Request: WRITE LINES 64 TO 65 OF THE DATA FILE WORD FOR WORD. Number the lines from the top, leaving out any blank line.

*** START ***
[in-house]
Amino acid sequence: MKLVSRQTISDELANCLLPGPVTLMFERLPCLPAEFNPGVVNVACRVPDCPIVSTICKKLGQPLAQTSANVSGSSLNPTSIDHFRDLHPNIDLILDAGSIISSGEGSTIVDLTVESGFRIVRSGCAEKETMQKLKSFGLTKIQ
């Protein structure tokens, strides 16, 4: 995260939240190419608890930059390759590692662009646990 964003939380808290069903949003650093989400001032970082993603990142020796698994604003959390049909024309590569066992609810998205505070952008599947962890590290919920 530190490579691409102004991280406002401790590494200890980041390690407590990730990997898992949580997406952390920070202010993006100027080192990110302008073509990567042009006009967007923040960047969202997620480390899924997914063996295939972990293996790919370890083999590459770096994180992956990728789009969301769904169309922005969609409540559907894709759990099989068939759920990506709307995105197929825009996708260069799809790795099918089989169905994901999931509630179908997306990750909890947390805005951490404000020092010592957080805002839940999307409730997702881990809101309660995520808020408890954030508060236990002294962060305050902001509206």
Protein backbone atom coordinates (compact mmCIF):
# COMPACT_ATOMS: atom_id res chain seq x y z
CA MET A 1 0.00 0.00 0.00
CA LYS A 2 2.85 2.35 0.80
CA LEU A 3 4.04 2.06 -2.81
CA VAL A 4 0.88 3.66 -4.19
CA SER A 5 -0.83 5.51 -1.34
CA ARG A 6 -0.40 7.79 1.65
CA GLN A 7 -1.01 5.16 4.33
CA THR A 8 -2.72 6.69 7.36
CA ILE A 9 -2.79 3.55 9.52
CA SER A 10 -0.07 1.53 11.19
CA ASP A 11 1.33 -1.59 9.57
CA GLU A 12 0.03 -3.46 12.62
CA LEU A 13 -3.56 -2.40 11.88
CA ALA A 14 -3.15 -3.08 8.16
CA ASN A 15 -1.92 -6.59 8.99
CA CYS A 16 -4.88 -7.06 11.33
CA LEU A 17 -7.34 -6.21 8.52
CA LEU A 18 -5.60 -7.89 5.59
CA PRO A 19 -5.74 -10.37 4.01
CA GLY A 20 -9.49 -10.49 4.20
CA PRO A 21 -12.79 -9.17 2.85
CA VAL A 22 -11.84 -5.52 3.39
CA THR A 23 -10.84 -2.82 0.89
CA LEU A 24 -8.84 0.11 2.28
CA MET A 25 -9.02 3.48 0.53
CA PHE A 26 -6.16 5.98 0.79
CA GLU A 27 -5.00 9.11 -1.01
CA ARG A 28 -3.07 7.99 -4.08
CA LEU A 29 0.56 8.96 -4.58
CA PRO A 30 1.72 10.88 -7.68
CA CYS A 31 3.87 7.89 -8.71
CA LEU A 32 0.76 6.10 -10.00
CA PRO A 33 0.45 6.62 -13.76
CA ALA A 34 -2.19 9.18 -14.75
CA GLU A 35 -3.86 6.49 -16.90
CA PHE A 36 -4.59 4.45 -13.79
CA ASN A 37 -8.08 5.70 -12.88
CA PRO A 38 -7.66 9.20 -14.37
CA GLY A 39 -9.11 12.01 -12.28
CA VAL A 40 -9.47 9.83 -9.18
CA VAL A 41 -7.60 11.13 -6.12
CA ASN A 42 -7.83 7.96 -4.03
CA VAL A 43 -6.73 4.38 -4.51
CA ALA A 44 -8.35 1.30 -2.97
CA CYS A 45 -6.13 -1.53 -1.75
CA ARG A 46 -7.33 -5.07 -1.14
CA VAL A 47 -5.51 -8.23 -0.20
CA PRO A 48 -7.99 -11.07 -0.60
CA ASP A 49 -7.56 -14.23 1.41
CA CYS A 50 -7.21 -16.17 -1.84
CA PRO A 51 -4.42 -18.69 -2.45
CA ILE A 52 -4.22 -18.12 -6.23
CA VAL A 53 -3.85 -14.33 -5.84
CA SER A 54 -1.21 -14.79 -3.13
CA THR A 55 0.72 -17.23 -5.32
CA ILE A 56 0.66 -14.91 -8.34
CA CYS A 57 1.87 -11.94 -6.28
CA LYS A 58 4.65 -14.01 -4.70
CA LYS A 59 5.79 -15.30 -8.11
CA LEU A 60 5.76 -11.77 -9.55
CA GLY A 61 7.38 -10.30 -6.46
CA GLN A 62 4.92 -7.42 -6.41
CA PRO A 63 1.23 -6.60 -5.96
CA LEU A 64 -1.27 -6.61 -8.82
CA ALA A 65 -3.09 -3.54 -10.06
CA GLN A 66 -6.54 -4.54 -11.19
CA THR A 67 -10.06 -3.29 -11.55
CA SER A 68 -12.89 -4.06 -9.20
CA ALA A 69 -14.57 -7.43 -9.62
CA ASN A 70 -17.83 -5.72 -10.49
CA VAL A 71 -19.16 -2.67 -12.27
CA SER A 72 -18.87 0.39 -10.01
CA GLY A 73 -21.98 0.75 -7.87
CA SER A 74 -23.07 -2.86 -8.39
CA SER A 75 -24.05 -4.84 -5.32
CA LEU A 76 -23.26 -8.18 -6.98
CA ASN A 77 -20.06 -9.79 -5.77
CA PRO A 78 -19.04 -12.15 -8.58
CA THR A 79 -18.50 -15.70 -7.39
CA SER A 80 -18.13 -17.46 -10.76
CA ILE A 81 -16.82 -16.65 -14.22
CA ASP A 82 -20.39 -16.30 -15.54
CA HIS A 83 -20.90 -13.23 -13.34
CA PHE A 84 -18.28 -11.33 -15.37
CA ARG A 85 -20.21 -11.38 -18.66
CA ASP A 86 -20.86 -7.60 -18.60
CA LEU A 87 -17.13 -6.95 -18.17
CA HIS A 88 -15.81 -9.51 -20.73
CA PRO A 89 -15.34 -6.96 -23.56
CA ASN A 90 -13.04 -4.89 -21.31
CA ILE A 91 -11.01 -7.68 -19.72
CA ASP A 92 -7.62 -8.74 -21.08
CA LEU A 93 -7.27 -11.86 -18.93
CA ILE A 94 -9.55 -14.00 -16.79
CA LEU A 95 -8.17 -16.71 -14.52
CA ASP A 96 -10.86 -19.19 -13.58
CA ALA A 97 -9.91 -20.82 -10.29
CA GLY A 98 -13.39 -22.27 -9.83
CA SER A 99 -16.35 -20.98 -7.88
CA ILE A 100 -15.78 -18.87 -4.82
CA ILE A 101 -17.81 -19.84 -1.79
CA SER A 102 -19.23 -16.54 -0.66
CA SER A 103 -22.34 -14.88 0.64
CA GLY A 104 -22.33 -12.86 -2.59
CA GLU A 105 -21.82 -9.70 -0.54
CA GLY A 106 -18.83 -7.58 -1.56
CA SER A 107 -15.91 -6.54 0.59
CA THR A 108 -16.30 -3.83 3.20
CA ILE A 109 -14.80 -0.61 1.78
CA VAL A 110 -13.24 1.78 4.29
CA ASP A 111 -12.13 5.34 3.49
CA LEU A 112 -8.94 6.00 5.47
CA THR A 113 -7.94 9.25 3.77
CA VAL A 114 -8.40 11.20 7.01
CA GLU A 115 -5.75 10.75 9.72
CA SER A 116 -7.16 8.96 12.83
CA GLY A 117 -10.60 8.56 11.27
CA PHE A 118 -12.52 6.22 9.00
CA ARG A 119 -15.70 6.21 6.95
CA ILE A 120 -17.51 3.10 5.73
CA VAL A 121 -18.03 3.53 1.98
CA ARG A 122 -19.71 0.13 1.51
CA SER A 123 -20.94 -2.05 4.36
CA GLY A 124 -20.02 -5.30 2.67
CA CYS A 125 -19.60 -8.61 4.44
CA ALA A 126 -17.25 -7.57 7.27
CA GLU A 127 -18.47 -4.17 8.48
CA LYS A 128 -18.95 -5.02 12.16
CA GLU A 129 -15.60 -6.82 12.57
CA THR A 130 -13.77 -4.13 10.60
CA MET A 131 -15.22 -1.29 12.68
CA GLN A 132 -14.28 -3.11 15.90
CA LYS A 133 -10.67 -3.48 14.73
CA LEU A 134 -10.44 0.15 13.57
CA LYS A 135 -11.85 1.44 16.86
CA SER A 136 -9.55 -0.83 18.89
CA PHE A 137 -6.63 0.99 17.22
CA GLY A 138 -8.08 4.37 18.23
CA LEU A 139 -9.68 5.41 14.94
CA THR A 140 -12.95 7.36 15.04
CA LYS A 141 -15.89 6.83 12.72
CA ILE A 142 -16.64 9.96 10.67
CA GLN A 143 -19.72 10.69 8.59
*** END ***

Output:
CA LYS A 59 5.79 -15.30 -8.11
CA LEU A 60 5.76 -11.77 -9.55